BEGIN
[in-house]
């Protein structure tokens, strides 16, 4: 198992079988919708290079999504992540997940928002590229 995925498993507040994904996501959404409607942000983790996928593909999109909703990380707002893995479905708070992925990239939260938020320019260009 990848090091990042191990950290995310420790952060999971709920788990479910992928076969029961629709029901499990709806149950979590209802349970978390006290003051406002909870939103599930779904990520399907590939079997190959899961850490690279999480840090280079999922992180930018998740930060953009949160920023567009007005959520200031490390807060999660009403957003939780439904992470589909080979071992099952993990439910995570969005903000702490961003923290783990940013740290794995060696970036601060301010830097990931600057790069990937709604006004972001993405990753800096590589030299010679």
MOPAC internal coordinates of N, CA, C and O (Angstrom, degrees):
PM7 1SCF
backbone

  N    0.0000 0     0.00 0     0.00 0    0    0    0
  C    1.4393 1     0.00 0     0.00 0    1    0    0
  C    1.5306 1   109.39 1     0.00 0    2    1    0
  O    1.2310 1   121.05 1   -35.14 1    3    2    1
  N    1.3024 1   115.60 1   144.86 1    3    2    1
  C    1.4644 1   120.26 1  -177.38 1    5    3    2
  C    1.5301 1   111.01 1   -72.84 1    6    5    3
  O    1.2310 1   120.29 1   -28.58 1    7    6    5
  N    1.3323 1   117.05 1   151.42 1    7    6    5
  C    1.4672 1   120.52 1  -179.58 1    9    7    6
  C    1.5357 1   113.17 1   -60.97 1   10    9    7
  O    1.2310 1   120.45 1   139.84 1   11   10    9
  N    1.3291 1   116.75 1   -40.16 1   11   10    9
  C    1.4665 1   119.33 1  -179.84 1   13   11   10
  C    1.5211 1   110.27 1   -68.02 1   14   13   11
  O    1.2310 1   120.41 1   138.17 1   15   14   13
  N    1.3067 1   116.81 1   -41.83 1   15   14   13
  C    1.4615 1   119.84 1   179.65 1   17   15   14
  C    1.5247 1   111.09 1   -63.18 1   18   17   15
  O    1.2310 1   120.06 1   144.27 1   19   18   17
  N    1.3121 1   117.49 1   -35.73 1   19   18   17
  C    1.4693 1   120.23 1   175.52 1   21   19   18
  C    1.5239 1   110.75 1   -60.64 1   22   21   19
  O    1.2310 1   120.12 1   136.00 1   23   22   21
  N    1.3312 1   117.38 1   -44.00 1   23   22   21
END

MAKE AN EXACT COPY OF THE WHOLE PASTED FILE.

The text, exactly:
[in-house]
């Protein structure tokens, strides 16, 4: 198992079988919708290079999504992540997940928002590229 995925498993507040994904996501959404409607942000983790996928593909999109909703990380707002893995479905708070992925990239939260938020320019260009 990848090091990042191990950290995310420790952060999971709920788990479910992928076969029961629709029901499990709806149950979590209802349970978390006290003051406002909870939103599930779904990520399907590939079997190959899961850490690279999480840090280079999922992180930018998740930060953009949160920023567009007005959520200031490390807060999660009403957003939780439904992470589909080979071992099952993990439910995570969005903000702490961003923290783990940013740290794995060696970036601060301010830097990931600057790069990937709604006004972001993405990753800096590589030299010679």
MOPAC internal coordinates of N, CA, C and O (Angstrom, degrees):
PM7 1SCF
backbone

  N    0.0000 0     0.00 0     0.00 0    0    0    0
  C    1.4393 1     0.00 0     0.00 0    1    0    0
  C    1.5306 1   109.39 1     0.00 0    2    1    0
  O    1.2310 1   121.05 1   -35.14 1    3    2    1
  N    1.3024 1   115.60 1   144.86 1    3    2    1
  C    1.4644 1   120.26 1  -177.38 1    5    3    2
  C    1.5301 1   111.01 1   -72.84 1    6    5    3
  O    1.2310 1   120.29 1   -28.58 1    7    6    5
  N    1.3323 1   117.05 1   151.42 1    7    6    5
  C    1.4672 1   120.52 1  -179.58 1    9    7    6
  C    1.5357 1   113.17 1   -60.97 1   10    9    7
  O    1.2310 1   120.45 1   139.84 1   11   10    9
  N    1.3291 1   116.75 1   -40.16 1   11   10    9
  C    1.4665 1   119.33 1  -179.84 1   13   11   10
  C    1.5211 1   110.27 1   -68.02 1   14   13   11
  O    1.2310 1   120.41 1   138.17 1   15   14   13
  N    1.3067 1   116.81 1   -41.83 1   15   14   13
  C    1.4615 1   119.84 1   179.65 1   17   15   14
  C    1.5247 1   111.09 1   -63.18 1   18   17   15
  O    1.2310 1   120.06 1   144.27 1   19   18   17
  N    1.3121 1   117.49 1   -35.73 1   19   18   17
  C    1.4693 1   120.23 1   175.52 1   21   19   18
  C    1.5239 1   110.75 1   -60.64 1   22   21   19
  O    1.2310 1   120.12 1   136.00 1   23   22   21
  N    1.3312 1   117.38 1   -44.00 1   23   22   21